If the research lasts for a lengthy period of time or has multiple phases, you could consider offering bonus incentives as a means of promoting continued attendance. For example, you could give them an extra incentive at a halfway point so that they will want to attend for the latter half. It’s also a good idea to give bonus incentives when a respondent gives particularly good feedback on a certain element. This not only promotes better responses, but can also make recruits more eager to attend in the hopes of earning these bonuses.

Keep in touch (but not too much!)

After the initial recruit, you need to be sure to call everyone to confirm their participation in the study. Depending on how much time there is between the confirmation call and the day of the fieldwork, you should also make contact additional times in between so that the participants don’t forget about the study. You may find that email or text messages are a less intrusive way to stay in contact.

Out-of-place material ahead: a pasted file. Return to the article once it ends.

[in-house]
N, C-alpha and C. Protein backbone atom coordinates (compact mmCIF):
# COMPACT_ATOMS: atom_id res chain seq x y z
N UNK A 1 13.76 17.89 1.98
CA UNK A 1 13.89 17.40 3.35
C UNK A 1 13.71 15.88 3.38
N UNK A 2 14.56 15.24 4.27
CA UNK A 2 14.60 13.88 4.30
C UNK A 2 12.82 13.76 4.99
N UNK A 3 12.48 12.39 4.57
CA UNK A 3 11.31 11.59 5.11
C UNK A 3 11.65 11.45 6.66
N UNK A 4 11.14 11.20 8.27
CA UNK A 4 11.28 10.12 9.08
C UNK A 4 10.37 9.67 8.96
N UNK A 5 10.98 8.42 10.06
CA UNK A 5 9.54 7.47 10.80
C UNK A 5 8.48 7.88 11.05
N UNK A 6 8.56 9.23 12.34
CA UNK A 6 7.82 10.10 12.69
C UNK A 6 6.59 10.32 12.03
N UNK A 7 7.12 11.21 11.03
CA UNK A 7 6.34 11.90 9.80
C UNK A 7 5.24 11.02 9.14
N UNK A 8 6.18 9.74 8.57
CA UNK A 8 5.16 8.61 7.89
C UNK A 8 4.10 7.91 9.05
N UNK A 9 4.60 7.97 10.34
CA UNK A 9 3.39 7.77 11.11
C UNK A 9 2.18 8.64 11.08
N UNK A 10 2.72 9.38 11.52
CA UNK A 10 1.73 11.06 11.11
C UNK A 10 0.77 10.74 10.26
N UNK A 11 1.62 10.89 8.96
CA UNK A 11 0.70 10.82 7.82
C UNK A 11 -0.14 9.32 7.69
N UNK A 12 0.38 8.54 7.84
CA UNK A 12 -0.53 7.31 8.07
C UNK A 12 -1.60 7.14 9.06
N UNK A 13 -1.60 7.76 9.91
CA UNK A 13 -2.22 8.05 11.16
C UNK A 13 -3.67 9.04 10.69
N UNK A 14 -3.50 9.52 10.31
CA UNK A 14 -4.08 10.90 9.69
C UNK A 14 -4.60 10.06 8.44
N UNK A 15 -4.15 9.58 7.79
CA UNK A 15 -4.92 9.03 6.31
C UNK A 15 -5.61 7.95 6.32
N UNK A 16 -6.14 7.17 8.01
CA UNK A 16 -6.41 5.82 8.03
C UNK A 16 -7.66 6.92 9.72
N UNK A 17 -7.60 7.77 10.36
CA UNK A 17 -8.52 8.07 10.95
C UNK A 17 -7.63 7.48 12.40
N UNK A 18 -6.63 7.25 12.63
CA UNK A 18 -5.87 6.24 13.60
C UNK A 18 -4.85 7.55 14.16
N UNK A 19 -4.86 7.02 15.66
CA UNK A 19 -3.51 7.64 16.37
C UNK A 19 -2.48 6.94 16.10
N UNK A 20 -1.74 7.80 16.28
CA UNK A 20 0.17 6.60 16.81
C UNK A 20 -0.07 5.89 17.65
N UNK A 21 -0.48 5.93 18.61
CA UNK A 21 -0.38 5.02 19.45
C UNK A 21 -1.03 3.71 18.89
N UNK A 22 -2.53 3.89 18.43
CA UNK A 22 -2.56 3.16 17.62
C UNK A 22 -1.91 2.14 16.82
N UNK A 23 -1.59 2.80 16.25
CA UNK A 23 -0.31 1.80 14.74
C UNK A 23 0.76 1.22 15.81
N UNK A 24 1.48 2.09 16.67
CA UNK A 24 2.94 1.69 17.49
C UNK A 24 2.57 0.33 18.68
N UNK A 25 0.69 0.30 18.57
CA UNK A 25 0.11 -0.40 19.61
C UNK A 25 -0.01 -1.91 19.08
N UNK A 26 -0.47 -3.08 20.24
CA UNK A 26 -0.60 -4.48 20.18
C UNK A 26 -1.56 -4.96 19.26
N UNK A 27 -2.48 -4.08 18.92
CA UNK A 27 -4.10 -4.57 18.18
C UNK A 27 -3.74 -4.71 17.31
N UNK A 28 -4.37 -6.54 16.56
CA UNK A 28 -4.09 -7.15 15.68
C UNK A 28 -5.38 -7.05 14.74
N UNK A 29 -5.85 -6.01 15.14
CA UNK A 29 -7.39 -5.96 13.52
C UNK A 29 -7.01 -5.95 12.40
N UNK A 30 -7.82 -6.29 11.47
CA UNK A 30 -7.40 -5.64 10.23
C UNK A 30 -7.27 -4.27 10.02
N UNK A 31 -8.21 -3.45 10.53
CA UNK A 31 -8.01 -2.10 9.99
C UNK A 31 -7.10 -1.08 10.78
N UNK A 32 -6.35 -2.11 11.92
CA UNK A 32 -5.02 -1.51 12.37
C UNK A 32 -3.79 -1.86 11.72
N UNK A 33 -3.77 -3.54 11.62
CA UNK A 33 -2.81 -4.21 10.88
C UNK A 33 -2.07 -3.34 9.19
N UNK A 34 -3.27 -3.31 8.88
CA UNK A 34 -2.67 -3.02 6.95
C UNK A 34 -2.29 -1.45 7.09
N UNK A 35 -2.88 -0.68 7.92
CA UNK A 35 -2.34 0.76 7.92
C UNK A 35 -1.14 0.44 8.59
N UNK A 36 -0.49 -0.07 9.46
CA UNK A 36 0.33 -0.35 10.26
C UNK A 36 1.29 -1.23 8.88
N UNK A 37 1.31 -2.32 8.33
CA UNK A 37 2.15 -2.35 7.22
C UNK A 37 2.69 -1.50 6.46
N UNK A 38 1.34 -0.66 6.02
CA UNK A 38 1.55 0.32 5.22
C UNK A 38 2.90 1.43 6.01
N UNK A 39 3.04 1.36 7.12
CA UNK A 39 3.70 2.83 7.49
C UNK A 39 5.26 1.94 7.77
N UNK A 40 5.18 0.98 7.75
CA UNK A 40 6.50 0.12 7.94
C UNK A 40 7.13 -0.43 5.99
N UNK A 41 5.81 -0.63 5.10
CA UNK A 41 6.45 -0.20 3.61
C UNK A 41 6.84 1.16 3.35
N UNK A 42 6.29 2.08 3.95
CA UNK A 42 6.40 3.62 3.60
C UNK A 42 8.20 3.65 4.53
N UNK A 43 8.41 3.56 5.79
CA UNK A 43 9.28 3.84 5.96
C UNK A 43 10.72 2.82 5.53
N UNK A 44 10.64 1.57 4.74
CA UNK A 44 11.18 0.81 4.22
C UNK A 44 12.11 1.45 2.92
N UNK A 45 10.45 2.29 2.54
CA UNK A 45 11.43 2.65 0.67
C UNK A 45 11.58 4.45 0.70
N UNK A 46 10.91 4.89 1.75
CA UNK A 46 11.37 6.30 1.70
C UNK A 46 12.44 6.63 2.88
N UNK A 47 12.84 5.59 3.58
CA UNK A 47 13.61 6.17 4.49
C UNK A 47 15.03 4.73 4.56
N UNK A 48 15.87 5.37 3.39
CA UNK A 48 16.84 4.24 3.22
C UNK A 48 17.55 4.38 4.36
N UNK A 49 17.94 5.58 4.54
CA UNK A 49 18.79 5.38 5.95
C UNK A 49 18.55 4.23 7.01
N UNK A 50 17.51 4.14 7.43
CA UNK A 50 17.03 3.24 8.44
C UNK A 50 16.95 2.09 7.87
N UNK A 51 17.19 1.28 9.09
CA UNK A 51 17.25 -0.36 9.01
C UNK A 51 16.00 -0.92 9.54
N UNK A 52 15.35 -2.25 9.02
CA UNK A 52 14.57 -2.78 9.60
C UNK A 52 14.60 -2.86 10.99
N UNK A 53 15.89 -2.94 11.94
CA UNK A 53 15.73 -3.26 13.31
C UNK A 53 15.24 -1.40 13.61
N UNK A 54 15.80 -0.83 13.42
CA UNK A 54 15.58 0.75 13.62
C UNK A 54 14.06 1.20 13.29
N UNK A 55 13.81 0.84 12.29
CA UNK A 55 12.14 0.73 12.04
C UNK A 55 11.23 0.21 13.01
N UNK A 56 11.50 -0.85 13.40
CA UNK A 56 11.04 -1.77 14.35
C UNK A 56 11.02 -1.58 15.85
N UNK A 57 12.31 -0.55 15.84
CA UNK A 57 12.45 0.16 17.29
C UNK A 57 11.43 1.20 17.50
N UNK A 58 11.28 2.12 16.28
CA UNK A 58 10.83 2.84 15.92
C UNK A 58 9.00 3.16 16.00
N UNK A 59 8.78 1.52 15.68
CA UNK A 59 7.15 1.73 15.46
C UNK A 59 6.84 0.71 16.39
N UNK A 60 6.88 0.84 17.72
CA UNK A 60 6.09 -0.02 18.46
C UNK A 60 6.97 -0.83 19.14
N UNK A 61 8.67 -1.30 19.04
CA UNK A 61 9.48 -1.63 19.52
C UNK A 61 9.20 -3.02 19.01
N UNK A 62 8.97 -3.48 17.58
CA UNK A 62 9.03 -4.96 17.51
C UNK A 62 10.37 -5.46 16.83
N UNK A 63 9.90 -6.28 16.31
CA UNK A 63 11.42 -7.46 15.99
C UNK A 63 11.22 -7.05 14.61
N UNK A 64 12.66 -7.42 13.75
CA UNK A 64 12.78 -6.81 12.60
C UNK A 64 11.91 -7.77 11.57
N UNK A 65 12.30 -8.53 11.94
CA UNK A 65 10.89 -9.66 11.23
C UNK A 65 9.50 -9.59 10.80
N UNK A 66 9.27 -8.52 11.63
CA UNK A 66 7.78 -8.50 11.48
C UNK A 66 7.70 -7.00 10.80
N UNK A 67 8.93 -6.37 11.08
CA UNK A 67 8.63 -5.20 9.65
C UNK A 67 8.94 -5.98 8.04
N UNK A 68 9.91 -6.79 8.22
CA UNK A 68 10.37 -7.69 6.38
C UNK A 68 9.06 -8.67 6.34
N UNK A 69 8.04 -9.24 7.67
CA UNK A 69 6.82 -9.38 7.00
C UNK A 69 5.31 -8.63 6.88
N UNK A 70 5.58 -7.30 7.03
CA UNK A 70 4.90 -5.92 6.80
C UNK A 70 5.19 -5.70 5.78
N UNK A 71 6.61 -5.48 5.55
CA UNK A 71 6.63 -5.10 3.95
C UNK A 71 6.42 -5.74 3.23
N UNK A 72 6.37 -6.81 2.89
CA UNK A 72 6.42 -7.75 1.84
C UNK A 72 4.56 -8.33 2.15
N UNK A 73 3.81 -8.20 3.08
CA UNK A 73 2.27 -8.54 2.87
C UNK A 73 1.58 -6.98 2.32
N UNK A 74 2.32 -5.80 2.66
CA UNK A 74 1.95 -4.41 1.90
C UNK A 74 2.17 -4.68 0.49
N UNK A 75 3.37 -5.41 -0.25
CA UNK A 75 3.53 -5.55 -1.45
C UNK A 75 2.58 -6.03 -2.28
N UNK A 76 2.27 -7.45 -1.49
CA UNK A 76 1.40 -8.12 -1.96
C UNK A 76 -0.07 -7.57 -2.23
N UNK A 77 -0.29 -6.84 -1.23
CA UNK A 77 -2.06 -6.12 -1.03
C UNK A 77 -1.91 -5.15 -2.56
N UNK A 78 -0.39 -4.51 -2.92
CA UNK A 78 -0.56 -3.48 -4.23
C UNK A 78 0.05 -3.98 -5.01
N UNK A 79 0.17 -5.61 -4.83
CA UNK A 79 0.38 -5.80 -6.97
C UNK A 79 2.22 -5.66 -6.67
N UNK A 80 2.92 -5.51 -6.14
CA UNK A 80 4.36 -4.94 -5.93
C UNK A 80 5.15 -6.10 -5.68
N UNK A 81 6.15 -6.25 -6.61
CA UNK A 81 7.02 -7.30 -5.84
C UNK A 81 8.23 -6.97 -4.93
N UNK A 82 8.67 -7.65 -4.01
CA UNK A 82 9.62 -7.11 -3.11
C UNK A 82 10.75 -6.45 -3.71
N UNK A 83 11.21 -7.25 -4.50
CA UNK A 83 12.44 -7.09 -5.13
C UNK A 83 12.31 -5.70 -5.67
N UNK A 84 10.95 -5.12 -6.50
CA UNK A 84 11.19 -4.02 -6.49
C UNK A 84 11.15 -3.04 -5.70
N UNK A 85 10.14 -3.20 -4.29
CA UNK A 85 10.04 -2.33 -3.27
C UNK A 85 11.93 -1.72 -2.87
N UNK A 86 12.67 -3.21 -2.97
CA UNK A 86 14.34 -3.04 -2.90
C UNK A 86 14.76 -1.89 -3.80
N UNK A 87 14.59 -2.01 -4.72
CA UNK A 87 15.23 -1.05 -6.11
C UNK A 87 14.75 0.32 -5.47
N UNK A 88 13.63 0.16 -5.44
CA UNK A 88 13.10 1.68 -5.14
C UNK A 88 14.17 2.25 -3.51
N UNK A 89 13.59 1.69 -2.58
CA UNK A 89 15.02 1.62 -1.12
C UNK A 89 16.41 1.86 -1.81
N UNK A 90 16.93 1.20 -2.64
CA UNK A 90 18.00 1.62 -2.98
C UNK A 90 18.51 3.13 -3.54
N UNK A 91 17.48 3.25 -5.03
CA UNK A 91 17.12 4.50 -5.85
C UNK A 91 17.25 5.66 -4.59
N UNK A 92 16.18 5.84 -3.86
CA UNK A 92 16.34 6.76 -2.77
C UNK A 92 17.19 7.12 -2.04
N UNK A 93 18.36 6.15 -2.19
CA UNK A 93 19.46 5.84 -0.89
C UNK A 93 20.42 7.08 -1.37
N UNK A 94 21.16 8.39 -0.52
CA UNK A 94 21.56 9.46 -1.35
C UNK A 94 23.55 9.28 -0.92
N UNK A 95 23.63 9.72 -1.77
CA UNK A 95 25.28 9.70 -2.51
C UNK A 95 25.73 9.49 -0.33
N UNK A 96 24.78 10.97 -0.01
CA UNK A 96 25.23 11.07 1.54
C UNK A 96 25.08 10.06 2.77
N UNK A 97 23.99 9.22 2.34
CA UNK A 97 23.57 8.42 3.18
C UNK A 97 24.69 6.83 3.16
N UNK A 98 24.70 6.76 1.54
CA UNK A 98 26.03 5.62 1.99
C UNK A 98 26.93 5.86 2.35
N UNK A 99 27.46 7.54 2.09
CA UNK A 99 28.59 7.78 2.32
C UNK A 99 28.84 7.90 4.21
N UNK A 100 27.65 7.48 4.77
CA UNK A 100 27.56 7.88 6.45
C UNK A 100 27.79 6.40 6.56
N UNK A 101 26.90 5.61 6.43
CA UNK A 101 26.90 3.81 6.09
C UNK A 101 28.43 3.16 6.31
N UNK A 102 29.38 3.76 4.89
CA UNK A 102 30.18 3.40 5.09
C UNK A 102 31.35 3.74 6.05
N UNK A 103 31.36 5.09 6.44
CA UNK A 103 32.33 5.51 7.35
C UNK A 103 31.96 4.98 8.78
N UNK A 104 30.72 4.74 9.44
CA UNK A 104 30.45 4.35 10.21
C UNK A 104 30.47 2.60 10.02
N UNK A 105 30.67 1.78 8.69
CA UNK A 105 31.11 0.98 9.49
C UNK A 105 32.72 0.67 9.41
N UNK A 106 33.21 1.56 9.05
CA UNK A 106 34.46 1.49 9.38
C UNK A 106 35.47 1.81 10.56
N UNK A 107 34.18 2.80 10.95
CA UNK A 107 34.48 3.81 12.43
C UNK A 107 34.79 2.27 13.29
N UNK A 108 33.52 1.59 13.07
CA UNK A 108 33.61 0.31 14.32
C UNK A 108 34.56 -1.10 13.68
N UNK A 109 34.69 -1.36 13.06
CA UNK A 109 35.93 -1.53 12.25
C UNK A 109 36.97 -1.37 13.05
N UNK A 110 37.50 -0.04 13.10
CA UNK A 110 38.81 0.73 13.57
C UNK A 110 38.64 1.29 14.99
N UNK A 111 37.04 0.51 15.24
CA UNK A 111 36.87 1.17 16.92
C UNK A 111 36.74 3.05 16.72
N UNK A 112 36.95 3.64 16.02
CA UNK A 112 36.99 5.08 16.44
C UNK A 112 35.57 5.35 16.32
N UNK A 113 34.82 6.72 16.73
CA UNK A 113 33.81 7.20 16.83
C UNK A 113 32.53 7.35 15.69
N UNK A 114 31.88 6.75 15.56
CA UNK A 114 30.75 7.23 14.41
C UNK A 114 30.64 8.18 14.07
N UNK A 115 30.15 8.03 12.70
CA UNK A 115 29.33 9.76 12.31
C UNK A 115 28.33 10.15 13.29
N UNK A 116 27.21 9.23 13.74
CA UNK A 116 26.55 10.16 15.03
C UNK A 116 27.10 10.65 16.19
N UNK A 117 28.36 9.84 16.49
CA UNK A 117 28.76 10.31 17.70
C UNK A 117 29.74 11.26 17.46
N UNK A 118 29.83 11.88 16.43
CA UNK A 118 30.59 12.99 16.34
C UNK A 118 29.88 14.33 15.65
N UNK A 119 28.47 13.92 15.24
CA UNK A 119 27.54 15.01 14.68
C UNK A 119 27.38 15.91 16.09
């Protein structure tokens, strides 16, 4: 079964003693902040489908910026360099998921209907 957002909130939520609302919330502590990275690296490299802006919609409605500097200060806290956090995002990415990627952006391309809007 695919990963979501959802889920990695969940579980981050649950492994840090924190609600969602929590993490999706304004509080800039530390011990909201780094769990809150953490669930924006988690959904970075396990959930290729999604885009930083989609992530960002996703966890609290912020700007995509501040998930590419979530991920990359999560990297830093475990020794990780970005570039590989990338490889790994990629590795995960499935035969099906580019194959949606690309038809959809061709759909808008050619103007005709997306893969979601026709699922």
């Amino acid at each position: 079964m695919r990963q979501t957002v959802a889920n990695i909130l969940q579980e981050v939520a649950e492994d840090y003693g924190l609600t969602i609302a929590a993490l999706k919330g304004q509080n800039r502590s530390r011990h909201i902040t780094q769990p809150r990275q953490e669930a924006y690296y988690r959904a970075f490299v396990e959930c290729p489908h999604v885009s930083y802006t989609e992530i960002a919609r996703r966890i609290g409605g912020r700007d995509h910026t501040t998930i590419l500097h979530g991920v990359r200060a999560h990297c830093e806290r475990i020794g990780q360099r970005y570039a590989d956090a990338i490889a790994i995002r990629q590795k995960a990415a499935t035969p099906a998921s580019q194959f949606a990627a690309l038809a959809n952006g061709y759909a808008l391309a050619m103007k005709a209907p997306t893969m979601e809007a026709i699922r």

But while it is important to be in touch and available to answer any questions they may have, don’t contact them too many times. If you seem overbearing, they may begin to ignore your messages entirely, and once that happens, the possibility that they won’t attend the research increases considerably.

If you need some more useful advice on how to ensure you recruit the best participants for your qualitative fieldwork studies including focus groups; download our guide now: